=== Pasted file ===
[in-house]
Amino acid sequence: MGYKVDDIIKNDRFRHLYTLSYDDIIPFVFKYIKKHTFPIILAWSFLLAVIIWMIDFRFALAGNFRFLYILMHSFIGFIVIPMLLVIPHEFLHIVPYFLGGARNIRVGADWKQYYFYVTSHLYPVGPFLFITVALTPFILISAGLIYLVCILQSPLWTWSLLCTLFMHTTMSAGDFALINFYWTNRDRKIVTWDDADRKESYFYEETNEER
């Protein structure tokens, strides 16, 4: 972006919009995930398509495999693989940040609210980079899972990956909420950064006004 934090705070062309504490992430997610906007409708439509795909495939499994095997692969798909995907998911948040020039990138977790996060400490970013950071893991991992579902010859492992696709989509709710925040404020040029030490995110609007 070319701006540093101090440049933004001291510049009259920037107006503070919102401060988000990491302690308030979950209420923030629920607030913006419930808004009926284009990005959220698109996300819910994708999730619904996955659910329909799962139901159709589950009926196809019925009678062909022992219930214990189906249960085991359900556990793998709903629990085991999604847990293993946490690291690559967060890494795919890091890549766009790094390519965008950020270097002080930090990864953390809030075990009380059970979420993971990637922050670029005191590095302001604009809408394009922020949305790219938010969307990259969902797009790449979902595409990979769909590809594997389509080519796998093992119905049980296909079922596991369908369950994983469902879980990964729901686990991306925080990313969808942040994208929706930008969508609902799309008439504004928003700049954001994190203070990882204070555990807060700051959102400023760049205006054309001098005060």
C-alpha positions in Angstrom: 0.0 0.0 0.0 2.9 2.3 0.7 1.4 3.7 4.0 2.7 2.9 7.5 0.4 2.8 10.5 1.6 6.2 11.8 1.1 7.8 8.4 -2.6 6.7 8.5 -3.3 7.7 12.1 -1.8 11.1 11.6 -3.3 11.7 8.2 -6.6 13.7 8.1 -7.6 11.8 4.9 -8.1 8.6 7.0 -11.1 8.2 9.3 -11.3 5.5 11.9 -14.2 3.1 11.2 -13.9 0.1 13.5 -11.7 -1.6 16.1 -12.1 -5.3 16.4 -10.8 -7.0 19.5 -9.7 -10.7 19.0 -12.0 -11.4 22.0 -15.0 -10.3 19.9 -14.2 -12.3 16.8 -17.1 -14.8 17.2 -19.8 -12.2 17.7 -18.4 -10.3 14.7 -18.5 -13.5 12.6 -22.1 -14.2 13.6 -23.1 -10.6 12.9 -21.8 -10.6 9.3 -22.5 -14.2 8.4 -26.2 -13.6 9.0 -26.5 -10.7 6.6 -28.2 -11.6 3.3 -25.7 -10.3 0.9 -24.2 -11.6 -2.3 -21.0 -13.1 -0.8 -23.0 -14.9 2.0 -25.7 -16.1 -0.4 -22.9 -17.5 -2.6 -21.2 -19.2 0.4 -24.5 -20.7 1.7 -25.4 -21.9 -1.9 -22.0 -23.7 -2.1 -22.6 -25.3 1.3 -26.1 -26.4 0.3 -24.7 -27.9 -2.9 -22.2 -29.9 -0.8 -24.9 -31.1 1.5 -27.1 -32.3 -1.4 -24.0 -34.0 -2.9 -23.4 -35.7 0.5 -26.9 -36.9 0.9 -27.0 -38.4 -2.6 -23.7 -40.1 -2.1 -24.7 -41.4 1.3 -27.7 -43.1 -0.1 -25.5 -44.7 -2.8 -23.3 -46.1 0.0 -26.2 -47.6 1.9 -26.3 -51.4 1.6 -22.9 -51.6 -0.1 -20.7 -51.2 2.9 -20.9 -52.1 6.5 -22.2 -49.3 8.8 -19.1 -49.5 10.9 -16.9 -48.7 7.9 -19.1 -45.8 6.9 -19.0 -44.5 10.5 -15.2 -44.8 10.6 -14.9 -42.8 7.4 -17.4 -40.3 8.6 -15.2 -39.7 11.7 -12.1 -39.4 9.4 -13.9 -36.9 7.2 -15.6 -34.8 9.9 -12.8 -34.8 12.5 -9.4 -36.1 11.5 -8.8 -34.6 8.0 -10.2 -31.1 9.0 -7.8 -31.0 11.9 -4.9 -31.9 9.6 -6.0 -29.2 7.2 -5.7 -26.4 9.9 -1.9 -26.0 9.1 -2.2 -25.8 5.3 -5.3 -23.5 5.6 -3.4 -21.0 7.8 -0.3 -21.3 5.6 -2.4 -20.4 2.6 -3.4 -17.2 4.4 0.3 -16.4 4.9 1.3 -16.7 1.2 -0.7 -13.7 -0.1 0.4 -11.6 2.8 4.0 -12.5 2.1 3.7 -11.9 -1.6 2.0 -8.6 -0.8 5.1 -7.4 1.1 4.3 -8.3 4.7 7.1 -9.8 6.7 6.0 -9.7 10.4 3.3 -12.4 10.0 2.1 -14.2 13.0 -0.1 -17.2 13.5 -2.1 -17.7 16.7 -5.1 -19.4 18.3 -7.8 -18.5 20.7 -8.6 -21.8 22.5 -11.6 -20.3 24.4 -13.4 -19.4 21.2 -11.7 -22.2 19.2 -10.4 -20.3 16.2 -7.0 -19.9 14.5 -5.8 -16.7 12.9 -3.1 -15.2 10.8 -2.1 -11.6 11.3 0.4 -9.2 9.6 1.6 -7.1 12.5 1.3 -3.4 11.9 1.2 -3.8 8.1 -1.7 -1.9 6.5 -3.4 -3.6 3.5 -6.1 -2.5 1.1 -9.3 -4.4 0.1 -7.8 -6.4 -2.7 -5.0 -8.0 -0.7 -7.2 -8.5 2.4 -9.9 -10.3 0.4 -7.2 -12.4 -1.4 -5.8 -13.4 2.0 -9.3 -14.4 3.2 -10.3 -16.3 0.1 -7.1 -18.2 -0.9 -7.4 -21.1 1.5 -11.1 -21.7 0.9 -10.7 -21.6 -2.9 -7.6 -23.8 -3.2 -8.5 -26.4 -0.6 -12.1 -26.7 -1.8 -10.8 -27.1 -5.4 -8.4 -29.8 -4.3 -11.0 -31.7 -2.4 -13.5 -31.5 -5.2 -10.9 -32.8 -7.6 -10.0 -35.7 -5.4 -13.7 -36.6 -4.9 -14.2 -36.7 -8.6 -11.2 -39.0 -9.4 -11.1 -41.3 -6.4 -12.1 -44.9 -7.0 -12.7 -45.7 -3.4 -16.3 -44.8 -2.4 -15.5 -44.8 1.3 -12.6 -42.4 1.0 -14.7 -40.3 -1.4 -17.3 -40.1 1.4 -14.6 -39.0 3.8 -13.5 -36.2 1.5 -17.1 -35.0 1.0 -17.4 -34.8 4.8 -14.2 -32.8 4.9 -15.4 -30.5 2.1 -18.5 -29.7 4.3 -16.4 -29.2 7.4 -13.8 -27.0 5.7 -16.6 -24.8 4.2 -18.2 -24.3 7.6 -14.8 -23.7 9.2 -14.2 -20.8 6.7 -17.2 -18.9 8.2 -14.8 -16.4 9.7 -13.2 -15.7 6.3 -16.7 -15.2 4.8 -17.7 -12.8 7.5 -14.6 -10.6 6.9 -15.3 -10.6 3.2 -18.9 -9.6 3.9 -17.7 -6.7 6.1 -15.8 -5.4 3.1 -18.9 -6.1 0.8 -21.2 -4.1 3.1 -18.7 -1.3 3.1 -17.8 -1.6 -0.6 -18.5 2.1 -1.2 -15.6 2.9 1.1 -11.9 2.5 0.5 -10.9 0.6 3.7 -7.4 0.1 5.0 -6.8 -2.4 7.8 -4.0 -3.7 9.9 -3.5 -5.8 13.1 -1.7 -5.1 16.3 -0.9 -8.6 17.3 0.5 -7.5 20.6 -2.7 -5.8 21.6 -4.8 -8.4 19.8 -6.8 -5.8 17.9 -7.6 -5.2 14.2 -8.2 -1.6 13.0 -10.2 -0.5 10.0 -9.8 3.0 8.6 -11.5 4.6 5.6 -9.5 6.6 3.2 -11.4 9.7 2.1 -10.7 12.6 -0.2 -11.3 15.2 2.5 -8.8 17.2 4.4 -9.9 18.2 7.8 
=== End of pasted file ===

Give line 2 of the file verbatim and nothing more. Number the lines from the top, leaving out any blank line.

Amino acid sequence: MGYKVDDIIKNDRFRHLYTLSYDDIIPFVFKYIKKHTFPIILAWSFLLAVIIWMIDFRFALAGNFRFLYILMHSFIGFIVIPMLLVIPHEFLHIVPYFLGGARNIRVGADWKQYYFYVTSHLYPVGPFLFITVALTPFILISAGLIYLVCILQSPLWTWSLLCTLFMHTTMSAGDFALINFYWTNRDRKIVTWDDADRKESYFYEETNEER